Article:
Words: Giulia Lombardo
From the United States, Life of Agony was one of the last bands promoted by the first Grunge movement at a time when Nirvana, Pearl Jam, Alice in Chains and Soundgarden were not yet seen as the rock music giants in the following years (often for the wrong reasons). Their 1993 debut, ‘River Runs Red’, was a typical example of the combination of speed and hardcore power and heavy melodies of the country’s contemporary alternative metal scene.
However, with ‘Ugly’, they drastically changed musical style and reference market, giving themselves to post-grunge vocals with occasional acoustic inserts, removing much of their punk tendencies. After ‘Soul Searching Sun’, Keith Caputo left the band, leading to the breakup and a 10-year reunion. After years of disappearing and after the Caputo’s new start as Mina, thanks to which the artist found a balance and a serenity never truly felt before, they returned in 2017 with ‘A Place Where There’s No More Pain’, which while being solid and concise, did not change by a comma the road traced with their previous discography.
While the global pandemic has virtually wiped out the music industry in the last year with its big restrictions on social distancing, Life of Agony have taken advantage of downtime to give the final touches to their next documentary ‘The Sound of Scars’.
The project began two years ago thanks to British director Leigh Brooks and was filmed in several countries while Life of Agony were on tour.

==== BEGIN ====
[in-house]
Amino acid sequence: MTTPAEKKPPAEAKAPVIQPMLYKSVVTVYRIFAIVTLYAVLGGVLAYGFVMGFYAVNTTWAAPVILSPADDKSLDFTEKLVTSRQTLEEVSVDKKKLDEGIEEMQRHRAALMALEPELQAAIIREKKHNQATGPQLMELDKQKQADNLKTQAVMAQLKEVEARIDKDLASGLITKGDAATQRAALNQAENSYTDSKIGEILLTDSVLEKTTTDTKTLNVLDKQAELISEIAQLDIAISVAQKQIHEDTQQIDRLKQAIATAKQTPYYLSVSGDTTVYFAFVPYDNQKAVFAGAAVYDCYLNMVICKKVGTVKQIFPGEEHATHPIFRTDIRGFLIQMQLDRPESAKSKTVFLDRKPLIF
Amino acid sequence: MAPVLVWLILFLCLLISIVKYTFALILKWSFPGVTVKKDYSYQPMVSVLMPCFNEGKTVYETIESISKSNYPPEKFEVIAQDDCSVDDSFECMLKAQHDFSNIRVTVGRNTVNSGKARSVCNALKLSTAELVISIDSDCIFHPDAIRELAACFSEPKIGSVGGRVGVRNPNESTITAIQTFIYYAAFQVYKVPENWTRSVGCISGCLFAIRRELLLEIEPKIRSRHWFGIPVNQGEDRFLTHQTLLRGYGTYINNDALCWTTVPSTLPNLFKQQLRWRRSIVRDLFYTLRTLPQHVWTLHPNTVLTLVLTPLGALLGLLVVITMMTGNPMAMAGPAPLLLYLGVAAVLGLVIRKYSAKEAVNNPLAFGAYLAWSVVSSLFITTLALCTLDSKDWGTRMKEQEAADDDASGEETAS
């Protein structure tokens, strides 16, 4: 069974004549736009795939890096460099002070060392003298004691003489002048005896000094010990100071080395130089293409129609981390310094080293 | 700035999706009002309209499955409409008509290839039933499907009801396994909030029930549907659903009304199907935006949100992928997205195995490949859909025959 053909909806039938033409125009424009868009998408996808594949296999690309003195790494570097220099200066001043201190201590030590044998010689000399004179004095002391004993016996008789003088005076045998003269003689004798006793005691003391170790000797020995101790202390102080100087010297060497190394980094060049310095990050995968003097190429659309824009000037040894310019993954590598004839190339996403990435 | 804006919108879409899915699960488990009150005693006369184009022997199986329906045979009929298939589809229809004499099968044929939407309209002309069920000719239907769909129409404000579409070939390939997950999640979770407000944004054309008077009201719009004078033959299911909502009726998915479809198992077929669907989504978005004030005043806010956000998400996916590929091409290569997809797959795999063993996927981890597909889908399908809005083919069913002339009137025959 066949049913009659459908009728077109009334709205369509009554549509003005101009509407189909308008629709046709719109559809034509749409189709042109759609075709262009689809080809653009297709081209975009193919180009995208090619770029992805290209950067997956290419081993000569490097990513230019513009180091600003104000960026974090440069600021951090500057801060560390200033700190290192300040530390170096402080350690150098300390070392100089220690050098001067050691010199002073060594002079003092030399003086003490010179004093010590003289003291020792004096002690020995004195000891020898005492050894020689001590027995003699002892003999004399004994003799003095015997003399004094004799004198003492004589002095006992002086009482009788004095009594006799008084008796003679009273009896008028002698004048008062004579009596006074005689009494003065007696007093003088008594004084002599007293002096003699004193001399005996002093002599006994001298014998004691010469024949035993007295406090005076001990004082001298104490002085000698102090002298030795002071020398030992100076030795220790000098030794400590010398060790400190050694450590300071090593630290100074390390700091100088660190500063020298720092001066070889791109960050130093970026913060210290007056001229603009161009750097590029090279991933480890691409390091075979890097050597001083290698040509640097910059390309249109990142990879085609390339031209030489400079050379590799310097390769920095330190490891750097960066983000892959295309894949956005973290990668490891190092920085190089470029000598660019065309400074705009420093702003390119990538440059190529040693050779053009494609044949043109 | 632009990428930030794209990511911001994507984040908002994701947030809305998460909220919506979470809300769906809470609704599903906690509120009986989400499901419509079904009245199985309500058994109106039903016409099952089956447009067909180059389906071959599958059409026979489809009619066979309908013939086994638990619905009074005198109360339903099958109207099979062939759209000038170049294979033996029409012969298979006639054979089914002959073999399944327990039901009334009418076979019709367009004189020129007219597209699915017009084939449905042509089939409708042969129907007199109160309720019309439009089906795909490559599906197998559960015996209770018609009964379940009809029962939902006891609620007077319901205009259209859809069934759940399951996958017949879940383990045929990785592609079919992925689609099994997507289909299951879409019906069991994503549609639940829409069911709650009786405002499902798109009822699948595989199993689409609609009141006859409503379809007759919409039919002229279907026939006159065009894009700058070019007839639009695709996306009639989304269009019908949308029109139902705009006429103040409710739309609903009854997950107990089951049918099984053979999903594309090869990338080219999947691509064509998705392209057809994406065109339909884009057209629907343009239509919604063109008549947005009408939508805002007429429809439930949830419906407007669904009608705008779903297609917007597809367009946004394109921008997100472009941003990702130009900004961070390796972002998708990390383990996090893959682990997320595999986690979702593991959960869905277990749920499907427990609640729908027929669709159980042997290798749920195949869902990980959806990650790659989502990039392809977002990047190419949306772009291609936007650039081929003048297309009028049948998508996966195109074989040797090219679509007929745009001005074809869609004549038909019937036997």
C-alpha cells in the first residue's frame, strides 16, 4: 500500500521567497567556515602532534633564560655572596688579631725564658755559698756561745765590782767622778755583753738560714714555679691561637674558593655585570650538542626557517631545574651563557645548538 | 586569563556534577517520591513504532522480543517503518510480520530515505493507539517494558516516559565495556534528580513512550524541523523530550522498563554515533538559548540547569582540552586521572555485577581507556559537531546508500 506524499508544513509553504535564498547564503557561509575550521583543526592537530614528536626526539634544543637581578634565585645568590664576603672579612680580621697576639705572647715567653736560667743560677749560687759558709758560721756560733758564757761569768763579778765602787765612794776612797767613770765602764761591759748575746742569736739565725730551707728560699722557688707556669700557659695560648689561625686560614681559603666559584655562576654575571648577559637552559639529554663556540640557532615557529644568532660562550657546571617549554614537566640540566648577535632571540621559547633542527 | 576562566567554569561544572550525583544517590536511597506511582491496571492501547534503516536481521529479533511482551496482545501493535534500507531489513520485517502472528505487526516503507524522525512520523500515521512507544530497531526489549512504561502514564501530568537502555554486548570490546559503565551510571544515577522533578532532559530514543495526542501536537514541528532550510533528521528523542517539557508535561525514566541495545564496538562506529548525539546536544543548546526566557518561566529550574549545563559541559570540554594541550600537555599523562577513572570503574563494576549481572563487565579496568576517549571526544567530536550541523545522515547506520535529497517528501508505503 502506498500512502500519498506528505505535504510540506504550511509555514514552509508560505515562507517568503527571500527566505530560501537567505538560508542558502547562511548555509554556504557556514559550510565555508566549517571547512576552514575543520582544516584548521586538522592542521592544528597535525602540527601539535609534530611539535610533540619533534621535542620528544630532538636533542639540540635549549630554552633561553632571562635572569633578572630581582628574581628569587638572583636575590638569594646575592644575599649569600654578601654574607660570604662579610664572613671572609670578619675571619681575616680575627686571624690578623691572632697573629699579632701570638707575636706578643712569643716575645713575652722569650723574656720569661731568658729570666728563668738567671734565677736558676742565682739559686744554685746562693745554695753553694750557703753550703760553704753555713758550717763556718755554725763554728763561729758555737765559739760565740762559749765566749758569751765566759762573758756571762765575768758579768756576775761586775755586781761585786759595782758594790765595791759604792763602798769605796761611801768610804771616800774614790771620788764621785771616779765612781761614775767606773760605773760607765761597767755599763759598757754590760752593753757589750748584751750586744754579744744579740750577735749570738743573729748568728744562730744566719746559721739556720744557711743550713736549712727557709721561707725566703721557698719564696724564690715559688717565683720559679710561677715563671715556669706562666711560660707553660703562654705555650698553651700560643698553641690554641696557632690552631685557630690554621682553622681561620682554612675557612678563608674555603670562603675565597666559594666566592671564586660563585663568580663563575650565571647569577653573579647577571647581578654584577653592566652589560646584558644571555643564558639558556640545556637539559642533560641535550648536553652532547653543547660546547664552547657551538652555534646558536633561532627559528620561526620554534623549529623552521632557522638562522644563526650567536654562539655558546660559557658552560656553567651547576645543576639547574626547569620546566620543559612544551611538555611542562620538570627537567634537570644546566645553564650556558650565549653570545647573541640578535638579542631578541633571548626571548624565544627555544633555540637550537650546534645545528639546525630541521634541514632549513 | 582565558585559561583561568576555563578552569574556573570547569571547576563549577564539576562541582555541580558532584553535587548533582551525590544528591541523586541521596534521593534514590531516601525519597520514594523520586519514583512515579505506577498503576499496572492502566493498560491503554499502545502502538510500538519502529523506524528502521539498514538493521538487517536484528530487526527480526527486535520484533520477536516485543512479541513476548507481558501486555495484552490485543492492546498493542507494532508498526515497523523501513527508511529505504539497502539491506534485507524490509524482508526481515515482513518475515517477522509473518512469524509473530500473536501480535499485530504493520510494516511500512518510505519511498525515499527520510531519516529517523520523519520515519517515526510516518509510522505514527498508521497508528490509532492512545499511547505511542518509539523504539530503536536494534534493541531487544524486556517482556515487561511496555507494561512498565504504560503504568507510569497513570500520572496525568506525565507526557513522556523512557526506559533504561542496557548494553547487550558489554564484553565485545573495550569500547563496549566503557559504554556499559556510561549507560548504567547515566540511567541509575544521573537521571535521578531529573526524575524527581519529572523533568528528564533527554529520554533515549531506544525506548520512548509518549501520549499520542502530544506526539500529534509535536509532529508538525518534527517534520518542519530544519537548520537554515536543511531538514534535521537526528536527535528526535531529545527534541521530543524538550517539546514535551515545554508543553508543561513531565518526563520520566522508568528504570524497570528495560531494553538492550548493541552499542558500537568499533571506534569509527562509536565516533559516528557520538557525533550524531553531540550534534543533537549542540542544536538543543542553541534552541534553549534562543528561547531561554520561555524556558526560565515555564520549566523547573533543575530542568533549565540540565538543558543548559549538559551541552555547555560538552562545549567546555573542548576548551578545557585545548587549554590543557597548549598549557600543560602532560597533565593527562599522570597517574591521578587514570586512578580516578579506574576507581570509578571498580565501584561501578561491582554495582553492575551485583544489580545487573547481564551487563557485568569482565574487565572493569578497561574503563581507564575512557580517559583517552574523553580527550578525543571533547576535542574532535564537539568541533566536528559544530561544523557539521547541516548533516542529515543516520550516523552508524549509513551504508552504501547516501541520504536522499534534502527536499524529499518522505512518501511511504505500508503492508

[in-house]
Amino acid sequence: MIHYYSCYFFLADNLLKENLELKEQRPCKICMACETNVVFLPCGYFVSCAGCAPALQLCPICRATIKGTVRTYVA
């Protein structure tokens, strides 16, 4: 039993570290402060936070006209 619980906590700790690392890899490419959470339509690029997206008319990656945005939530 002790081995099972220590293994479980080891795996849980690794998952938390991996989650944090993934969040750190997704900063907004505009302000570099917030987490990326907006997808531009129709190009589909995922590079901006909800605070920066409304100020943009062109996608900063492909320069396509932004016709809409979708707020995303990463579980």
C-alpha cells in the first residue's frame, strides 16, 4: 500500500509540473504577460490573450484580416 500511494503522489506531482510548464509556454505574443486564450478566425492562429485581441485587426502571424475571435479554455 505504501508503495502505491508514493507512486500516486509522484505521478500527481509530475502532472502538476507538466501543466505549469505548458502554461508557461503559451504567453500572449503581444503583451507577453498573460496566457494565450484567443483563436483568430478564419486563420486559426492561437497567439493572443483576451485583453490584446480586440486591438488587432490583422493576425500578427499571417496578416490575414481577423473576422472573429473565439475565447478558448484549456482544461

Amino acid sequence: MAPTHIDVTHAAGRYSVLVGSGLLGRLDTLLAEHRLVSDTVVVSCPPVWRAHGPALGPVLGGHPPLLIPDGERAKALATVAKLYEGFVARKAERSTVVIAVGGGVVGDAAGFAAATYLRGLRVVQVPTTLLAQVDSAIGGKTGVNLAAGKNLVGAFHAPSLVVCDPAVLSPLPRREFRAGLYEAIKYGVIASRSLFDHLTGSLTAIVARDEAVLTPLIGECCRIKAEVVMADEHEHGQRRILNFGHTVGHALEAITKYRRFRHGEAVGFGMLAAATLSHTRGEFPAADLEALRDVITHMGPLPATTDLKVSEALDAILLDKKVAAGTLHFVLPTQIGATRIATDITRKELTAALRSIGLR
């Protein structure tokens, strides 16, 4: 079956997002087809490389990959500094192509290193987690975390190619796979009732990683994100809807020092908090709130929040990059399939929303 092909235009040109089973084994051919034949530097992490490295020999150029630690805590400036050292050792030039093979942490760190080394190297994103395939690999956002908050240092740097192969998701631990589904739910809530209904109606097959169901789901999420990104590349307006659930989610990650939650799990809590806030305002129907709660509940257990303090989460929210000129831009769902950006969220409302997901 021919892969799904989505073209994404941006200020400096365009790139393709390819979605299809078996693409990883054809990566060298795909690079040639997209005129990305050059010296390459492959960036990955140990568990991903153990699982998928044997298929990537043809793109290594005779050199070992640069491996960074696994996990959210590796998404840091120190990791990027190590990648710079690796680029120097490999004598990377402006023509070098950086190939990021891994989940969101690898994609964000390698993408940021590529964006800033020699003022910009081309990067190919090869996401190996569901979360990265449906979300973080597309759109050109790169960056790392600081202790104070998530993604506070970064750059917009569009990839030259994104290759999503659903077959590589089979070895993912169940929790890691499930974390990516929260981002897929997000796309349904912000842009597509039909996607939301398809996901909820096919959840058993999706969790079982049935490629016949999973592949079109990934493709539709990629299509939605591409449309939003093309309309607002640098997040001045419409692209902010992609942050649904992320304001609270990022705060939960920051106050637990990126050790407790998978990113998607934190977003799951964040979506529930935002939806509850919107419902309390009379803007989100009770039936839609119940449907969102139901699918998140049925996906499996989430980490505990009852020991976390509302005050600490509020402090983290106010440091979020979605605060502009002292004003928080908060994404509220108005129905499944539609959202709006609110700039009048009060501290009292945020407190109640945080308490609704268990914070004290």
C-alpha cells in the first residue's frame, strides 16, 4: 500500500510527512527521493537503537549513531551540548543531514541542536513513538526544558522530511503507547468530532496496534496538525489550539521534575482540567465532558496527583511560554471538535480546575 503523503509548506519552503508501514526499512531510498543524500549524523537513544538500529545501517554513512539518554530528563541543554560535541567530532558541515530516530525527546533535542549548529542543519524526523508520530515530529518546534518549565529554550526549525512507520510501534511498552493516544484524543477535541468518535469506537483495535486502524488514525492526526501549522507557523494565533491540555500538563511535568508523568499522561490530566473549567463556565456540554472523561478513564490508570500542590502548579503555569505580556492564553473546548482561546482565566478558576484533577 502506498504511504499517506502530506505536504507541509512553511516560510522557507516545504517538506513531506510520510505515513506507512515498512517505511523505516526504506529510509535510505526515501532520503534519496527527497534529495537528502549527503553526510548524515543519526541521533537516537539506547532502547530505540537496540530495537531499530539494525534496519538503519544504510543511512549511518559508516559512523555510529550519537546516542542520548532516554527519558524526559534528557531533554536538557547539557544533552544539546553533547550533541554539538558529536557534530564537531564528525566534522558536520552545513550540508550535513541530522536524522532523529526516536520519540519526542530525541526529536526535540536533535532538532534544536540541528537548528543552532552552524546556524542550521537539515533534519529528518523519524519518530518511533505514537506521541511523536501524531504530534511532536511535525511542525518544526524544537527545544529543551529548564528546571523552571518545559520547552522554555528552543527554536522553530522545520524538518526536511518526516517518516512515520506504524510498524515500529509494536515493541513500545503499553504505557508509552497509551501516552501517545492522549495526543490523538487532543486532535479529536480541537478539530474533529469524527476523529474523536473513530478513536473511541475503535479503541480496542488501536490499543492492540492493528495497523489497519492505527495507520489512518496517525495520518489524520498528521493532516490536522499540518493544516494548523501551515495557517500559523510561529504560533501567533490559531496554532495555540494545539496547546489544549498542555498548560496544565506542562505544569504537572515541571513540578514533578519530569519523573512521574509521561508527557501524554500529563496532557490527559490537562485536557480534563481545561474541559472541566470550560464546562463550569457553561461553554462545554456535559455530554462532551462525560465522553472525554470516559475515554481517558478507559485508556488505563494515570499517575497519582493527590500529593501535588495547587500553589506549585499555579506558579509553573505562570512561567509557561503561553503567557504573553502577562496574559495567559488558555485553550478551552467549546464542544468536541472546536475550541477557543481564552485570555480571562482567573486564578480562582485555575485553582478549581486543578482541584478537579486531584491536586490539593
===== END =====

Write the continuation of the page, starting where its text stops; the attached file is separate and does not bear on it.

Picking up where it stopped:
‘The Sound Of Scars’ uses personal archival footage, rare photographs and lost interviews, along with new conversations never seen before with the band and their family telling the story of how three friends have overcome domestic violence, substance abuse and depression to form one of the most influential bands of its kind. Thanks to the success of their revolutionary debut in 1993, ‘River Runs Red’, hailed by Rolling Stone as “one of the greatest metal albums of all time”, they channeled their cumulative life stories into a soundtrack for a shattered generation. At that time, that rediscovered fame allowed them to escape the tragedies of their past, but in the wake of their successes unexpected obstacles arose.
This isn’t a typical music documentary, it’s much more personal a work that is a deep and intimate portrait that focuses on the real stories that make their music so vital and relevant. It shows a lot of vulnerability, moments of falling down and others where the group was able to rise up with a lot of force. A gift of imperfection, that has the only aim, together with music, to be more courageous